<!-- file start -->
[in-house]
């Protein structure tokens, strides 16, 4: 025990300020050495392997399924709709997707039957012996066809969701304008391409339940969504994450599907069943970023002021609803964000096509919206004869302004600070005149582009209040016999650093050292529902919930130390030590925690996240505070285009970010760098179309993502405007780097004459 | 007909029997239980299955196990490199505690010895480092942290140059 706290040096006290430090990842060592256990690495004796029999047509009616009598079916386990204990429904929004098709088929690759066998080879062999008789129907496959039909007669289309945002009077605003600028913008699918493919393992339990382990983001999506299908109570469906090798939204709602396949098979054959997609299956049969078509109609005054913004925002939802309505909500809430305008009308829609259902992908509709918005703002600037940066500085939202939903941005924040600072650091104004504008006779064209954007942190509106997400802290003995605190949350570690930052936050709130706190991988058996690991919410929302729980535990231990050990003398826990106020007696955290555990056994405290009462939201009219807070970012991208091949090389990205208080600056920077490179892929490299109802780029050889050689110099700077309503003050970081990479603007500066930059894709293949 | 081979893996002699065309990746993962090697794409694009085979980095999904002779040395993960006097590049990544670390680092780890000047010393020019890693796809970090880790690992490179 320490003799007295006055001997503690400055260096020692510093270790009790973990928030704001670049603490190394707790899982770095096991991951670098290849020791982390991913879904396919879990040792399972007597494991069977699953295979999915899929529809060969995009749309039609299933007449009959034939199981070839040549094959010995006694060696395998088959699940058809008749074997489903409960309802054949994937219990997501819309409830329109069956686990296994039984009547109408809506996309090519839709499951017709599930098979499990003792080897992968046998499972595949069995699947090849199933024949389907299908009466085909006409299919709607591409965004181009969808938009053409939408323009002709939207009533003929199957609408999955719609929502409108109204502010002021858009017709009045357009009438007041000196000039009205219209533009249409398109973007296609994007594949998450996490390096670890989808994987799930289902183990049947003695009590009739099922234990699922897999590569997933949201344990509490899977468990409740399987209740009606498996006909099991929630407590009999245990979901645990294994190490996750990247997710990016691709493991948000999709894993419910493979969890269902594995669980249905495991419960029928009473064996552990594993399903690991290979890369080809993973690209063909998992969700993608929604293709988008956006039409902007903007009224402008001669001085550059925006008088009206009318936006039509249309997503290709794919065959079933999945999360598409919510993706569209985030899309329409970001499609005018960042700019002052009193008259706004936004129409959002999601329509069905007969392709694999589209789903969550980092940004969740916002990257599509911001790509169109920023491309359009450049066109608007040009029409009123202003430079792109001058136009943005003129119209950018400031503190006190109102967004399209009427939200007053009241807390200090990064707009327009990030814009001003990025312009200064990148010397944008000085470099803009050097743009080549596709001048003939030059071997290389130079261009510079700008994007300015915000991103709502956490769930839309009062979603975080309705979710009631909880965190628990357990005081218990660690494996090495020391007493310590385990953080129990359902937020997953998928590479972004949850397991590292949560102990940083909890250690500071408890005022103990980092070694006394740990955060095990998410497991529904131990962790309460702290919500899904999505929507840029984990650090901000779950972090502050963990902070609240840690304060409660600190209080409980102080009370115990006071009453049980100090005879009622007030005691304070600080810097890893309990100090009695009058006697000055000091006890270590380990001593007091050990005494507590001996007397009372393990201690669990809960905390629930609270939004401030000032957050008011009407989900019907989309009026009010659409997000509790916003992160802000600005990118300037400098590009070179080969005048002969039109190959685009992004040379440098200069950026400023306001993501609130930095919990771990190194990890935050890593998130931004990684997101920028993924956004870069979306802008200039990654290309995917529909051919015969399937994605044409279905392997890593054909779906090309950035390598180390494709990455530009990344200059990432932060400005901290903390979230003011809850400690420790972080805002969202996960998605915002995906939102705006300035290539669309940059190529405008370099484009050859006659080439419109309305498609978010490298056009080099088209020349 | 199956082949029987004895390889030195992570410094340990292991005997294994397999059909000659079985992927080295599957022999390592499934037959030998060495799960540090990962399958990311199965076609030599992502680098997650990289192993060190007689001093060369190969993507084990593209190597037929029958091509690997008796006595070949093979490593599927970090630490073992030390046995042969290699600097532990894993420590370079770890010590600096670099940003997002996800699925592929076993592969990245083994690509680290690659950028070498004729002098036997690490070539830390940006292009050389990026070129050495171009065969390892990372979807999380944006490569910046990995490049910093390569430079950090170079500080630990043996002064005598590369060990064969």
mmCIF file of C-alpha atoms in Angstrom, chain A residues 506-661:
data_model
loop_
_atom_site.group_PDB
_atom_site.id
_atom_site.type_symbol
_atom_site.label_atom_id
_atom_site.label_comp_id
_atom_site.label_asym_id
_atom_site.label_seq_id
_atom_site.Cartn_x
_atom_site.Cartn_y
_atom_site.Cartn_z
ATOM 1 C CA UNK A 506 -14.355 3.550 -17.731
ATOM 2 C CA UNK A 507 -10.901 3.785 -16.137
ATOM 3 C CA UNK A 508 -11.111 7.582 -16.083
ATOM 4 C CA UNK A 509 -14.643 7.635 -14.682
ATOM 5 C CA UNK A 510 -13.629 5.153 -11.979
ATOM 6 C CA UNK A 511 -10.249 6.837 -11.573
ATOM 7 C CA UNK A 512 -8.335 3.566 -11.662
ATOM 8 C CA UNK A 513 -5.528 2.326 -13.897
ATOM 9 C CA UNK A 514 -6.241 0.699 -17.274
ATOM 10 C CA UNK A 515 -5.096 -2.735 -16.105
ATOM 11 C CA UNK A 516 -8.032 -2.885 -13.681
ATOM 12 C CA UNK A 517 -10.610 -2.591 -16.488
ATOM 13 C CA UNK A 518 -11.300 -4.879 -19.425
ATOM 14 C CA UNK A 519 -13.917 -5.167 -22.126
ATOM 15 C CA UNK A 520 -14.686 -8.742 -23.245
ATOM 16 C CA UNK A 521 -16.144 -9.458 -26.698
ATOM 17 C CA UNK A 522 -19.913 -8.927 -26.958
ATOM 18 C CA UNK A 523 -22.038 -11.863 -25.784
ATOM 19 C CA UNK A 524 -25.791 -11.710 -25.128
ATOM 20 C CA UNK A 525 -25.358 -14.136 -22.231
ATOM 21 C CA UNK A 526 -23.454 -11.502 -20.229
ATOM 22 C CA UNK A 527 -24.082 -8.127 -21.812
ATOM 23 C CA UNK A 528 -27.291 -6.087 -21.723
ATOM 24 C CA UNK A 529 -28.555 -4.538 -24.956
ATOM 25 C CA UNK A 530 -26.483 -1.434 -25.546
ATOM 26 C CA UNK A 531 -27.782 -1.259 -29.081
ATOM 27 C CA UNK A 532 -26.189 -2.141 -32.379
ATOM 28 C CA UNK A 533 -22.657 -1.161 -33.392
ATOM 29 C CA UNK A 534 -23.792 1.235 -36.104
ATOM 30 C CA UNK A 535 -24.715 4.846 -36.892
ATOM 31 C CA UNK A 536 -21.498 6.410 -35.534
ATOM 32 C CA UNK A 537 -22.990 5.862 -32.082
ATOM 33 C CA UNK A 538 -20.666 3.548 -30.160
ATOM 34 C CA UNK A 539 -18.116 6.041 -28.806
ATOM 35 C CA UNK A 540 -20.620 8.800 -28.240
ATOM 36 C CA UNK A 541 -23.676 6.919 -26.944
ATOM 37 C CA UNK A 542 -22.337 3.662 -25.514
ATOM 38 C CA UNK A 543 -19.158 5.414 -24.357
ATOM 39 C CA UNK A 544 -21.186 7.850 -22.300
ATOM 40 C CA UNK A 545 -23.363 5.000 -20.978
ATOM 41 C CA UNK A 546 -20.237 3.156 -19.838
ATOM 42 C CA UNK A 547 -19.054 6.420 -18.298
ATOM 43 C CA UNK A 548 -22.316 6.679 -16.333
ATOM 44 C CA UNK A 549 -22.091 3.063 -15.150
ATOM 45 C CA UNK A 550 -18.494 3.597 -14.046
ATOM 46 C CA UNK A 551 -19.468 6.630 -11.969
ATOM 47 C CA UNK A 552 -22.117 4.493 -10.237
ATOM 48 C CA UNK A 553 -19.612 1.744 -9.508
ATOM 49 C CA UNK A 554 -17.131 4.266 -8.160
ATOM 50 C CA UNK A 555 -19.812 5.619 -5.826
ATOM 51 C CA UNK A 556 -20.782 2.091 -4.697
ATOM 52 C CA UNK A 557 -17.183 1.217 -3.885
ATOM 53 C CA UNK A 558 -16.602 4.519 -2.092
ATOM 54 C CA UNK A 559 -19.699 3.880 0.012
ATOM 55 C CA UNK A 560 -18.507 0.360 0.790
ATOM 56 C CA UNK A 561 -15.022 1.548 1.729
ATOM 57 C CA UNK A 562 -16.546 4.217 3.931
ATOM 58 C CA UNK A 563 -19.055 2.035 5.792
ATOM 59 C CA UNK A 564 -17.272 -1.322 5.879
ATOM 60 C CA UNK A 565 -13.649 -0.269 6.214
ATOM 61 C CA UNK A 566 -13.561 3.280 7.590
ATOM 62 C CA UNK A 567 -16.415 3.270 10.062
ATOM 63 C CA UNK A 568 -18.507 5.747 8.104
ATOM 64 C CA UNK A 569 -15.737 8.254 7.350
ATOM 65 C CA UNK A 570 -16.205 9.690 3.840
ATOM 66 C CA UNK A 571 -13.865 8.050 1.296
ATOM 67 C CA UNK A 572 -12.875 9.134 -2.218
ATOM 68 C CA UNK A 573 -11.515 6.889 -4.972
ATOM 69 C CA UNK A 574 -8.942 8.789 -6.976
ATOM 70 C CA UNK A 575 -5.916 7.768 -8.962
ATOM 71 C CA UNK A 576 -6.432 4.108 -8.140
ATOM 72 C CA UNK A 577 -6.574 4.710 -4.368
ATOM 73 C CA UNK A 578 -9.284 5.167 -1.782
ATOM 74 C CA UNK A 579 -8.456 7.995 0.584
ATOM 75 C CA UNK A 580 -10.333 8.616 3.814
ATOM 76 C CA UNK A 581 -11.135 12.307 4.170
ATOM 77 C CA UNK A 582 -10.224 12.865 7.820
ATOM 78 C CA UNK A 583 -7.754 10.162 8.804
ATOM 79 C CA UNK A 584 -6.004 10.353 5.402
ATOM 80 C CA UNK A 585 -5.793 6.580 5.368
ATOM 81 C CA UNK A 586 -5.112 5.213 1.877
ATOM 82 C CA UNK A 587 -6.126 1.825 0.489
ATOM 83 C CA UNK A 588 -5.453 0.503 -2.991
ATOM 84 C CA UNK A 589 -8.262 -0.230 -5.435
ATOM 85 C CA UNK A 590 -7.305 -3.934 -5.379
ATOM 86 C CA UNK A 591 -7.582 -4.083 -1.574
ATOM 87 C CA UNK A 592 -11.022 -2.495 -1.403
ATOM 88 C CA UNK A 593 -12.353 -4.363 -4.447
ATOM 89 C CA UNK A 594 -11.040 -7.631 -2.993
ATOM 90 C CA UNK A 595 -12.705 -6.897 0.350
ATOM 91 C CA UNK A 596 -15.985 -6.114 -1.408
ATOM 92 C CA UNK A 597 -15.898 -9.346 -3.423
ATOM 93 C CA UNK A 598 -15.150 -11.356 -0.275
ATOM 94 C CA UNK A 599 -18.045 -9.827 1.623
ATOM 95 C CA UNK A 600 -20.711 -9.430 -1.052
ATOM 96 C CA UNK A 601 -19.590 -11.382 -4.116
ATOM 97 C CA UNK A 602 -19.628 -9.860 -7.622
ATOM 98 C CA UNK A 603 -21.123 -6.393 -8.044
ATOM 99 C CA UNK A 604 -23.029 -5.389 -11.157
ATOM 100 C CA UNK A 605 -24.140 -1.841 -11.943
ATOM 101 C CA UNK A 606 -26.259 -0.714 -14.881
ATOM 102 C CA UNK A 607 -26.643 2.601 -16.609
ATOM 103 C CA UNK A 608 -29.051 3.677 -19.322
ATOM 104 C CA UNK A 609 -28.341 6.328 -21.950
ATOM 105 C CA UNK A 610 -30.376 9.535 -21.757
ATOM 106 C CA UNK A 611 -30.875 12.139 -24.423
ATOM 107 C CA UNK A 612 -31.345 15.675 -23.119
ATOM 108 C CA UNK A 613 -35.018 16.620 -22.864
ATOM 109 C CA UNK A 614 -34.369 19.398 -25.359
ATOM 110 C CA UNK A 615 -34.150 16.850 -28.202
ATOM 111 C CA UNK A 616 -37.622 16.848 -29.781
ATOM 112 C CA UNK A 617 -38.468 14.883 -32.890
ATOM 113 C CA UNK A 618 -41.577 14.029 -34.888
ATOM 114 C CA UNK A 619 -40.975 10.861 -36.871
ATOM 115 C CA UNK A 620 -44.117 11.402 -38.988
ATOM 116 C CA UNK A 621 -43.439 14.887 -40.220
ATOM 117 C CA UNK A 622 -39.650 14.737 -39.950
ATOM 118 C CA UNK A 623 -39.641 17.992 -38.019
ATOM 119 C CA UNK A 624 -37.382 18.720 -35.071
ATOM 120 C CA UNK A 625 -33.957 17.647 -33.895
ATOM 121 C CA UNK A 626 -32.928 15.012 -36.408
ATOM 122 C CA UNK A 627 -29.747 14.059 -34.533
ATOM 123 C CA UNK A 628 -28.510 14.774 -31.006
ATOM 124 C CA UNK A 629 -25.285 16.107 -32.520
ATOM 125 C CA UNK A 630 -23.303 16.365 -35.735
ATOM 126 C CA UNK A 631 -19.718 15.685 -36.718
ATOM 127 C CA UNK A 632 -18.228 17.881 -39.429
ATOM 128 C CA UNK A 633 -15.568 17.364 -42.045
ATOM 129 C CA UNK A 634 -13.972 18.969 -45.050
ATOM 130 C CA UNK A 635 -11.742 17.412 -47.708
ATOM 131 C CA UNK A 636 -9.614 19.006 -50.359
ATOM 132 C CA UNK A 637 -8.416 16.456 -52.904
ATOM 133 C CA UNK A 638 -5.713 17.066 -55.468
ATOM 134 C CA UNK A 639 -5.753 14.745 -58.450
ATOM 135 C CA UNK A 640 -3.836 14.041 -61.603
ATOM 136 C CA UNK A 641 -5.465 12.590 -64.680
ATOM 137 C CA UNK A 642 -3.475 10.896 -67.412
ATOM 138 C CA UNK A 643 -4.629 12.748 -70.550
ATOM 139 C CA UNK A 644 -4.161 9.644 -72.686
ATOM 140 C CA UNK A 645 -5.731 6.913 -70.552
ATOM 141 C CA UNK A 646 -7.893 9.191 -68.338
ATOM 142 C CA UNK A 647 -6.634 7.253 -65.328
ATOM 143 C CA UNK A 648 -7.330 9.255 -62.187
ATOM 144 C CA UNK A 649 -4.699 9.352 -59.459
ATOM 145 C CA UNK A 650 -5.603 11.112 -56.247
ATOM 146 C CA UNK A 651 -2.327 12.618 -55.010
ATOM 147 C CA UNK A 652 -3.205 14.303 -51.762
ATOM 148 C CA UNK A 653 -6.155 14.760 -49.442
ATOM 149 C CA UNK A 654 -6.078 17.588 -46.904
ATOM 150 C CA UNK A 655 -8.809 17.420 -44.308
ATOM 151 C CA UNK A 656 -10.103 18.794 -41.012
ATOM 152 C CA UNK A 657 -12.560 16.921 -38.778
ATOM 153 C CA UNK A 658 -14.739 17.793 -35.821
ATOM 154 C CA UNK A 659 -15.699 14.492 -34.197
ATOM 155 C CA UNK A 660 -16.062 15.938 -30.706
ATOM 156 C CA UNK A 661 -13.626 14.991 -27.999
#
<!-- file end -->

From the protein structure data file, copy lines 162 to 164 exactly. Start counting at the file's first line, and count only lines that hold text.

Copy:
ATOM 147 C CA UNK A 652 -3.205 14.303 -51.762
ATOM 148 C CA UNK A 653 -6.155 14.760 -49.442
ATOM 149 C CA UNK A 654 -6.078 17.588 -46.904